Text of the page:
Not everyone relocating to Spain owns property from the get-go. Buying and selling property in Spain is a very different experience than the UK for example, and buying in the wrong place can be an expensive mistake.
Rent before you buy is good advice we’d give to anyone planning on moving to Spain for the first time. Investing a few thousand euros to make sure that a place is right for you will save you time, heartache and a lot more money in the long run.
THE TWO “MUST-HAVES” WHEN RENTING A HOME IN SPAIN:
- Make absolutely certain you can register on the padron
- Make sure you have a legal contract
Why is the padron so important?
If you can’t register on the Padron, then you could have problems registering as a resident.
If you are coming to live in Spain permanently, you will need to apply for your “residencia” – legal recognition of your right to reside in Spain. One of the key documents the National Police Foreigner’s Office wants to see as proof of your address is your Certificado de Empadronamiento. This is a Certificate of your ‘vivienda’ – your family’s permanent home.
In very rare cases, for example, if you have previously registered with Immigration in Spain, and the information about you on the system matches that of your application, the Padron may not be required. BUT this is normally only the case for EU citizens; third country nationals coming over on a visa application will definitely need to provide proof of address.
Not every rental property will allow you to register on the padron. If the agent/owner/landlord won’t let you register on the Padron, then consider walking away.
Beware – if a property is a holiday or short term let (‘vacacional’ or ‘corta temporada’ in Spanish) and has a rental licence number (by law, properties must quote their rental licence number on all adverts) then you won’t be able to register on the padron using that address. This also applies to tourist properties like timeshare, as well as some private rentals.
Ask before doing any viewings, and don’t waste time on properties that aren’t suitable.
Make sure your contract is legal and above board
Renters are quite well-protected in Spain, as long as they have a properly drawn up contract under the Ley de Arrendamientos Urbanos – LAU for short and here are some template contracts for different circumstances from one of the top property rental portals in Spain, Idealista.
While there are many excellent real estate agents about, there are some not so great ones too. Trying to find a rental via the internet is not as easy as it sounds – Spain is still very much a “meet and greet” country rather than a “virtual” one.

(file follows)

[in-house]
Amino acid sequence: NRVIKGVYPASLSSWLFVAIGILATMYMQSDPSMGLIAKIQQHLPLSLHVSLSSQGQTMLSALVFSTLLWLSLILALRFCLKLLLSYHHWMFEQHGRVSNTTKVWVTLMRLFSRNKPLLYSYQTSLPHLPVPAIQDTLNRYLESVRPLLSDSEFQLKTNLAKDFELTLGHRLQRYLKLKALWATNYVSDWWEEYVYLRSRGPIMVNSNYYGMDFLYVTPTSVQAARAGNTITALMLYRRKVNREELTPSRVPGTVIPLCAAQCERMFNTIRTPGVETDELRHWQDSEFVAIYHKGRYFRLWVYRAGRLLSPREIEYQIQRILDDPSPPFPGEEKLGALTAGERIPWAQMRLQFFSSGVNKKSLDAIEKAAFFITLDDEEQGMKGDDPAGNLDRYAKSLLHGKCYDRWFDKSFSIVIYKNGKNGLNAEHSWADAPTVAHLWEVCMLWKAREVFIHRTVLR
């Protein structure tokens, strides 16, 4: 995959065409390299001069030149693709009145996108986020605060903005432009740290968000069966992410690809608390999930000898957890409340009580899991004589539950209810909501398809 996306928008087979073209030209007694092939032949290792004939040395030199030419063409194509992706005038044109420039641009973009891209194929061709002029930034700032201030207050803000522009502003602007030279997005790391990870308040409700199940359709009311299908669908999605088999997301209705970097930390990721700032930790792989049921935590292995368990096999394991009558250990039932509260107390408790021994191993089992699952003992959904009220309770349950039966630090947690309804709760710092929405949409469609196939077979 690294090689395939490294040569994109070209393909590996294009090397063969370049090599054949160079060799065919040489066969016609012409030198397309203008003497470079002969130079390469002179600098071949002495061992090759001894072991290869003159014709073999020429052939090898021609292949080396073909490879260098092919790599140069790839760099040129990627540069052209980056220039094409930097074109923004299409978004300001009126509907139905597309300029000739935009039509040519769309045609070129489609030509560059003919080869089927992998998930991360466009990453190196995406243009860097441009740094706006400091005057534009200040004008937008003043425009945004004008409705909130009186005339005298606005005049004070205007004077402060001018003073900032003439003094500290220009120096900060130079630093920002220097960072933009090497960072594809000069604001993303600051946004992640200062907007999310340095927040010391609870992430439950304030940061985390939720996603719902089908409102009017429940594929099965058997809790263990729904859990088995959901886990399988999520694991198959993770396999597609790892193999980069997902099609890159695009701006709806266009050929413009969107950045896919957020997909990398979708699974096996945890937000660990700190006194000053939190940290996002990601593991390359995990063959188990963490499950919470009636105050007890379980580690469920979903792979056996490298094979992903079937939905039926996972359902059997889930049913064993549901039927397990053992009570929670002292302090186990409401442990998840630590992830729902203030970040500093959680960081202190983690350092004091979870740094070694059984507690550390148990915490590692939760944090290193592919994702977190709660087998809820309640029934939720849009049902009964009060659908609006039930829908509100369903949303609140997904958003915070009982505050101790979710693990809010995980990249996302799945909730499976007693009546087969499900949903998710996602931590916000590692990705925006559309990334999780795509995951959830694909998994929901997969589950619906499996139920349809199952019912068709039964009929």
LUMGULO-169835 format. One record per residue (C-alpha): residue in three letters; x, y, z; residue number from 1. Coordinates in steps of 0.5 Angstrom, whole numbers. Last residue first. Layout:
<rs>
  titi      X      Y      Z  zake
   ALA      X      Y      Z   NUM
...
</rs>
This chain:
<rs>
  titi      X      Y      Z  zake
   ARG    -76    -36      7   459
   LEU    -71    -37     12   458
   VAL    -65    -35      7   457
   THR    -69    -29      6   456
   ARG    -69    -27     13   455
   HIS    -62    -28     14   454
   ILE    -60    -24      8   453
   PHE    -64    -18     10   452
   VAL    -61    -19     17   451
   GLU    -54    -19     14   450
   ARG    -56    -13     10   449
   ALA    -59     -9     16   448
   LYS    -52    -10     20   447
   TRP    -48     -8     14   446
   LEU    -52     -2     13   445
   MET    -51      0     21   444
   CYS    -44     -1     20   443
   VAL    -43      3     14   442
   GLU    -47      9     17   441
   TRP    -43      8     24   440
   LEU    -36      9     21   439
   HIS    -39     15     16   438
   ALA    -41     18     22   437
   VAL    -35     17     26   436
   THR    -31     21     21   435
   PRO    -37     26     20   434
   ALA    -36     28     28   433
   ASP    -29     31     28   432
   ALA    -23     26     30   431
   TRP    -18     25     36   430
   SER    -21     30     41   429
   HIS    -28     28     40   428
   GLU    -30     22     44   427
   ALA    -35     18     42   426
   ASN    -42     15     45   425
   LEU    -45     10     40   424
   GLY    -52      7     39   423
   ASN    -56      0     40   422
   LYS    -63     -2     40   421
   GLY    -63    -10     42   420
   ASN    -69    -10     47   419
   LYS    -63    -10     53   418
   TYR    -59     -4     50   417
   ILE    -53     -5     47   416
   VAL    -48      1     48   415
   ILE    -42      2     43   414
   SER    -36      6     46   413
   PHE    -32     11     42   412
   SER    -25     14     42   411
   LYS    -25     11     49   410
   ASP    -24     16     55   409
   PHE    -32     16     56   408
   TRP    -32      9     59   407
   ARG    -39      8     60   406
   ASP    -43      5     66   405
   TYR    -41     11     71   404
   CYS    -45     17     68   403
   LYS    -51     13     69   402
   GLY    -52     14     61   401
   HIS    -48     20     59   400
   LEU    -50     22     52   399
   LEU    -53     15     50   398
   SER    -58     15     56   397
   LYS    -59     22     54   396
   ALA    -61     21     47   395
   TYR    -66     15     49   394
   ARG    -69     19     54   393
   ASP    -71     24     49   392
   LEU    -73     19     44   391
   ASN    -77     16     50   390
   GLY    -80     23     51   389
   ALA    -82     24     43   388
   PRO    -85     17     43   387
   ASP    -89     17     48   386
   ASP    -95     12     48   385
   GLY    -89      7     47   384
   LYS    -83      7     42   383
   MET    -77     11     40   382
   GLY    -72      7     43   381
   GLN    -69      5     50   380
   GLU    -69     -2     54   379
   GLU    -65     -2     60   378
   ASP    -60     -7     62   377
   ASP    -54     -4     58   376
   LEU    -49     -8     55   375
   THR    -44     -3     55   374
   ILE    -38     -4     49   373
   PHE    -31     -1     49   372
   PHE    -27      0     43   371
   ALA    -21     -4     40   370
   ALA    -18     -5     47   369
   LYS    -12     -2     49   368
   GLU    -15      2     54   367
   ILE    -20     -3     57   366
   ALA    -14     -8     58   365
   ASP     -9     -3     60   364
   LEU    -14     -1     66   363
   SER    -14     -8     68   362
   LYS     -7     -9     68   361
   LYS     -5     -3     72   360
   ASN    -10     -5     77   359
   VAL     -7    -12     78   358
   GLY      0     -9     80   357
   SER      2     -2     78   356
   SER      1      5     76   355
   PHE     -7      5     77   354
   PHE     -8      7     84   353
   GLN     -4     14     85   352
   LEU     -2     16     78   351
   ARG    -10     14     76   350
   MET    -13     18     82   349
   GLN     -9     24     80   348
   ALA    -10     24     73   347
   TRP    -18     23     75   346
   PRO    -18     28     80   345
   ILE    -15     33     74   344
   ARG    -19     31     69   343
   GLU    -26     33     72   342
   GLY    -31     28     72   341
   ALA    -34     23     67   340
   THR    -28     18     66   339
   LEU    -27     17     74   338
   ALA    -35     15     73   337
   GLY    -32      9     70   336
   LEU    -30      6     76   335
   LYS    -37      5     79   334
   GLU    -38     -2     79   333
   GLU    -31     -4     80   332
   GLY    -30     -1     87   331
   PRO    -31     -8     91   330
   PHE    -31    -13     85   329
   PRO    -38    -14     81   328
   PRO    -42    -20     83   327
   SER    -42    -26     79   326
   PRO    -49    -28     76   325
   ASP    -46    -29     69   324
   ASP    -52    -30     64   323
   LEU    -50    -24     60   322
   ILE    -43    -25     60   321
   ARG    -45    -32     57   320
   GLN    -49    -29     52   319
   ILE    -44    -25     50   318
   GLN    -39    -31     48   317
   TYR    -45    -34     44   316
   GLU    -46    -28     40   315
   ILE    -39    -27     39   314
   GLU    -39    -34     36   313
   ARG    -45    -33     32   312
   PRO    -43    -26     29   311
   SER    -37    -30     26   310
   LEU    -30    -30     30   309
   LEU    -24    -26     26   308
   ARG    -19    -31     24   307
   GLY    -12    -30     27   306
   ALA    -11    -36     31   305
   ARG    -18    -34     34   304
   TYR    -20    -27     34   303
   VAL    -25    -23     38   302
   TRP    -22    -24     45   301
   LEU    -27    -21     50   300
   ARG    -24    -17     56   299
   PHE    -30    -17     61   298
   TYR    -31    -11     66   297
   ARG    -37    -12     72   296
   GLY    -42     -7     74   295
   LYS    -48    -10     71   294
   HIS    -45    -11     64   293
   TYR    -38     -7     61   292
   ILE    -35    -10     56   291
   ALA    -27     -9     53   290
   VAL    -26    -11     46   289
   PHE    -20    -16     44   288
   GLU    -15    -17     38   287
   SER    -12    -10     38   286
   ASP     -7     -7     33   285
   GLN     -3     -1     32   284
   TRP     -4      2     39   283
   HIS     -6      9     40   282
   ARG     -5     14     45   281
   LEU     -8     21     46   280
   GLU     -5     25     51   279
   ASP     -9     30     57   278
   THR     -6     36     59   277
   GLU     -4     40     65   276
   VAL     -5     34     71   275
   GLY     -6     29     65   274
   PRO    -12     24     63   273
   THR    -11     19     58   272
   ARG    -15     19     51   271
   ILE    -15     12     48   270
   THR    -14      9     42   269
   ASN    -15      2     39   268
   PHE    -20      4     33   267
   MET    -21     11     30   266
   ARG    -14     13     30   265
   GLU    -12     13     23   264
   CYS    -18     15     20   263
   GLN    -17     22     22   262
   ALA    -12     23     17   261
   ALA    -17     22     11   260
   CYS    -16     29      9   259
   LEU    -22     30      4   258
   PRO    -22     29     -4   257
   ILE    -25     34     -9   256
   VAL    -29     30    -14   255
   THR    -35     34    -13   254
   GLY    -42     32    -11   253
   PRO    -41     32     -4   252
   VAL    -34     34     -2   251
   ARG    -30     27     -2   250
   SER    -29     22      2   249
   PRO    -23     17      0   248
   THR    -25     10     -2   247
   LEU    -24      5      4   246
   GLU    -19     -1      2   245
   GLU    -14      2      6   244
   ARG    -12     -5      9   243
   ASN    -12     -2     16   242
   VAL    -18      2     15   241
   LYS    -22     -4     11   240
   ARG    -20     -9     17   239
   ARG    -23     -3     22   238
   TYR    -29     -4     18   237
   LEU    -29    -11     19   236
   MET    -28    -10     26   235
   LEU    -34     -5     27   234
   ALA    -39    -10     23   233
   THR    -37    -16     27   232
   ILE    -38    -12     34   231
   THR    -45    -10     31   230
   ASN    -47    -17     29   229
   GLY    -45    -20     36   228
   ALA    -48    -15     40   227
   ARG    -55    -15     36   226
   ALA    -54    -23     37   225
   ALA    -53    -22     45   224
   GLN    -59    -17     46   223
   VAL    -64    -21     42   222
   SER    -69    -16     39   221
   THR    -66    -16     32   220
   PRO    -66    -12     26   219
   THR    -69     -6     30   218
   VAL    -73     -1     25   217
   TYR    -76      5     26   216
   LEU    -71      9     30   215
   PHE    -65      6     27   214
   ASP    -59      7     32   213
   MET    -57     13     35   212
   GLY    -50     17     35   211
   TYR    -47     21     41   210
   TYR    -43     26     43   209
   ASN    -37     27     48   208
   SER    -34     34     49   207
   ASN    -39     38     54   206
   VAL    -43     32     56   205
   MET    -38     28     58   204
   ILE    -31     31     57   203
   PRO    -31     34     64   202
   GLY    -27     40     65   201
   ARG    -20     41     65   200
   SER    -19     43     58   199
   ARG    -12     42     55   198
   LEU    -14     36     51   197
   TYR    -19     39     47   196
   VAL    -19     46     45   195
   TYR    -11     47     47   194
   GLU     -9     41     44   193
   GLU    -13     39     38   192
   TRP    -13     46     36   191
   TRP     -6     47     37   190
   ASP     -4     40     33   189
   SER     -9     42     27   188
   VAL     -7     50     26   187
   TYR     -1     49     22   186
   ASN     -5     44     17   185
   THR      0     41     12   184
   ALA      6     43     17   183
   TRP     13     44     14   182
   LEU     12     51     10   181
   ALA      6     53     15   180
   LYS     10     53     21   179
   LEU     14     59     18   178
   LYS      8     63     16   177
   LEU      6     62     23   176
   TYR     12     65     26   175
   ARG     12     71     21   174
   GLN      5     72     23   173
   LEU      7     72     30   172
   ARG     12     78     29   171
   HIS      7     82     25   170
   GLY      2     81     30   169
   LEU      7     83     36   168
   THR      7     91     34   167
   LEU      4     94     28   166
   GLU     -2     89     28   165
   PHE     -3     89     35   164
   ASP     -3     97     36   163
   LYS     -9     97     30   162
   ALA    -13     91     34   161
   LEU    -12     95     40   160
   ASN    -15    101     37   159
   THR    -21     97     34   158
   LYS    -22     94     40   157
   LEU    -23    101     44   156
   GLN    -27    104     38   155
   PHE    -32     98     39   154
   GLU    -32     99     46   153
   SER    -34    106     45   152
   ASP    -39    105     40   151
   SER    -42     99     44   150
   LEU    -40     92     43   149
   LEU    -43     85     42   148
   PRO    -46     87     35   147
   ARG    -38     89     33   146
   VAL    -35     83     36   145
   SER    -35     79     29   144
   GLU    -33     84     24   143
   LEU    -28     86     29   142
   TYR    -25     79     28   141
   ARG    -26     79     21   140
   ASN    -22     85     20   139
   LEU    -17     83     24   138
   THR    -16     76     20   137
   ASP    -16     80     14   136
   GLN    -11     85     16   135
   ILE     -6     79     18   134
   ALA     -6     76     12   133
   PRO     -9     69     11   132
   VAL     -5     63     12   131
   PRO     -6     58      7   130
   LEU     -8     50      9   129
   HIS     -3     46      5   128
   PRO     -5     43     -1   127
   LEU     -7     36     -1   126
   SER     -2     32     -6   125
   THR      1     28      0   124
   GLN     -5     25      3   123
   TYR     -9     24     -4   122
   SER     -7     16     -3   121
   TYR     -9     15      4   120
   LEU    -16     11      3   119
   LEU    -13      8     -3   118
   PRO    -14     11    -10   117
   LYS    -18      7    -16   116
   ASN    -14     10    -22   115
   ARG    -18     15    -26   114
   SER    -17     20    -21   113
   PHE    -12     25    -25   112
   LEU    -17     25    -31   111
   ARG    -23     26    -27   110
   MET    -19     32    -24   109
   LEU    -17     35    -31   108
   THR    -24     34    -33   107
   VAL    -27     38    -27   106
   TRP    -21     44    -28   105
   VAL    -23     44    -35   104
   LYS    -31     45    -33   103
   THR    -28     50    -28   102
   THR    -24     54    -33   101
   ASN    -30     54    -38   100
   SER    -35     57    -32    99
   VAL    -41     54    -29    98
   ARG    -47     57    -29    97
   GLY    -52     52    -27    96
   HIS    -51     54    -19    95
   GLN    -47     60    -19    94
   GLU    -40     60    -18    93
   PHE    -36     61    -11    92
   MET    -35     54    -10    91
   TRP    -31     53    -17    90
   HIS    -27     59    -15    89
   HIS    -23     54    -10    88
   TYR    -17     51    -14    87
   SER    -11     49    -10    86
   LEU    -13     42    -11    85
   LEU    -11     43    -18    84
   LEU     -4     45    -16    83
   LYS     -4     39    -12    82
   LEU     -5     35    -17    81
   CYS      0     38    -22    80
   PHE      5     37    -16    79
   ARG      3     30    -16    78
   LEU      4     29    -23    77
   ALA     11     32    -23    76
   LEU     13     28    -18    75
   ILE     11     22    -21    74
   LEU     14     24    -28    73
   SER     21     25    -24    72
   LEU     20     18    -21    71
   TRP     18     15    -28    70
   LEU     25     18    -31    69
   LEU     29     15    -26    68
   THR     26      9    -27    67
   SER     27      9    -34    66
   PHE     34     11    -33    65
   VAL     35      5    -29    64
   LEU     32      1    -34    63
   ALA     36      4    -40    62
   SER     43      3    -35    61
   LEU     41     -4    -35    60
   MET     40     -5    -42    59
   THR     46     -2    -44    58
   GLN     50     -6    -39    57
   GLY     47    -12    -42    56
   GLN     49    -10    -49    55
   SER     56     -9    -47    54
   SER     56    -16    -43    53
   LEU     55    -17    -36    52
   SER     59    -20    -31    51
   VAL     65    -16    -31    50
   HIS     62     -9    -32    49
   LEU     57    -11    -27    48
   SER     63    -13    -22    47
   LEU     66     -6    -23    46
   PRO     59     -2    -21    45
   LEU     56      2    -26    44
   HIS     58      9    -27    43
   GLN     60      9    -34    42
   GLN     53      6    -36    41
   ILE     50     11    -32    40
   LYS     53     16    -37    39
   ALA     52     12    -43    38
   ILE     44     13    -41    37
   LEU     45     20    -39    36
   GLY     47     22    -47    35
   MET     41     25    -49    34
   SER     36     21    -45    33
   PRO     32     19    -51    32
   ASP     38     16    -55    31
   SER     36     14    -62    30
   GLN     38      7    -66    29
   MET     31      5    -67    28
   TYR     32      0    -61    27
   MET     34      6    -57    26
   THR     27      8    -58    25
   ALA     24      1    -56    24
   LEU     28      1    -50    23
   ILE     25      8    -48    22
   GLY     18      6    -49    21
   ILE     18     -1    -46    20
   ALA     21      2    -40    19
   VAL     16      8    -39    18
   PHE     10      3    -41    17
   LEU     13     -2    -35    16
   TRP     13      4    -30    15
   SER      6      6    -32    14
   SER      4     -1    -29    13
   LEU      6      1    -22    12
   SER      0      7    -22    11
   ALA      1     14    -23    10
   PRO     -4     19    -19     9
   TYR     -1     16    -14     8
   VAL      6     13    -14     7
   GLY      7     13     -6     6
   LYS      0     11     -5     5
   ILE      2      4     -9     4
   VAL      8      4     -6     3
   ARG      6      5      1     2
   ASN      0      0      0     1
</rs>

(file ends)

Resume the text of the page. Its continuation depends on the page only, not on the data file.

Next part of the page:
If you can, go by personal recommendation and take the time to make a discovery trip to your chosen area to meet agents face to face.
Renting directly from the landlord can save you money on fees and deposits, but you’ll need good language skills and prior knowledge of the area, so this may not be the best route for first timers. If it’s not your first rodeo in Spain with renting property, then going direct is a great way to integrate and develop your roots in your preferred location, as well as saving a bit of money.
Whichever route you choose, make sure you get a contract, in writing and if it’s in Spanish (which it will be) GET IT CHECKED by a fluent Spanish speaker with no vested interest.
Deposits, paying your rent and tax
When renting a property, the landlord or agent is supposed to register the rental with the Junta de Andalucia and lodge the deposit in a kind of escrow account. When the rental contract comes to an end, the deposit is then returned to the renter (subject to all the contract clauses being met). If there are any disputes, the deposit is held by the Junta de Andalucia until the issue is resolved.
Paying your rent
We always recommend that you pay your rent through the bank and not in cash, to make sure there’s a paper trail for the Tax Agency should they ever come knocking and also to provide evidence of your rights under the LAU.
In certain circumstances, you can offset rental payments against your income for tax purposes, but you will need proof of payment as well as the rental contract itself.
Landlords too can take advantage of favourable tax rates on income for long term rentals.
Keep the receipts from your bank account because if the Tax Agency wants to check up on you, they can go back 4 years and you need proper proof – handwritten receipts won’t be sufficient.
Upsticks Top Tips
Don’t let your heart rule your head
While you may have visited the same area for years on holiday and loved it, living in a place is totally different from holidaying there.
- Will the fantastic bars and nightlife that made for such great memories be closed during the winter, or keep you awake at night?
- That gorgeous little finca in the middle of the campo (nowhere) is peace and quiet personified for a restful break, but how practical is it really? Think about how you would shop and socialise, and if it will be as idyllic in winter as it is in summer
- A classic Spanish town house/flat in the middle of the old town is fabulous, but what’s the parking like? How close will you be to fiestas, processions and ferias – great fun if you enjoy bustle, not so much if you prefer a quiet life.
- 300 days of sun is just amazing, but think about how you’d cope with seriously hot summers for months instead of just a couple of weeks. Would coastal breezes or fresh mountain air suit you best?
- Are you looking for a ready-made social circle with lots of your compatriots around? Then a purpose-built urbanización (housing development or estate) would be right up your street. However, if that’s what you’re looking to avoid at all costs, then an established Spanish community in a decent sized town would suit you better.
All that being said, if you are renting, and it doesn’t work out, you can just move on and try somewhere else.
Welcome to Spain!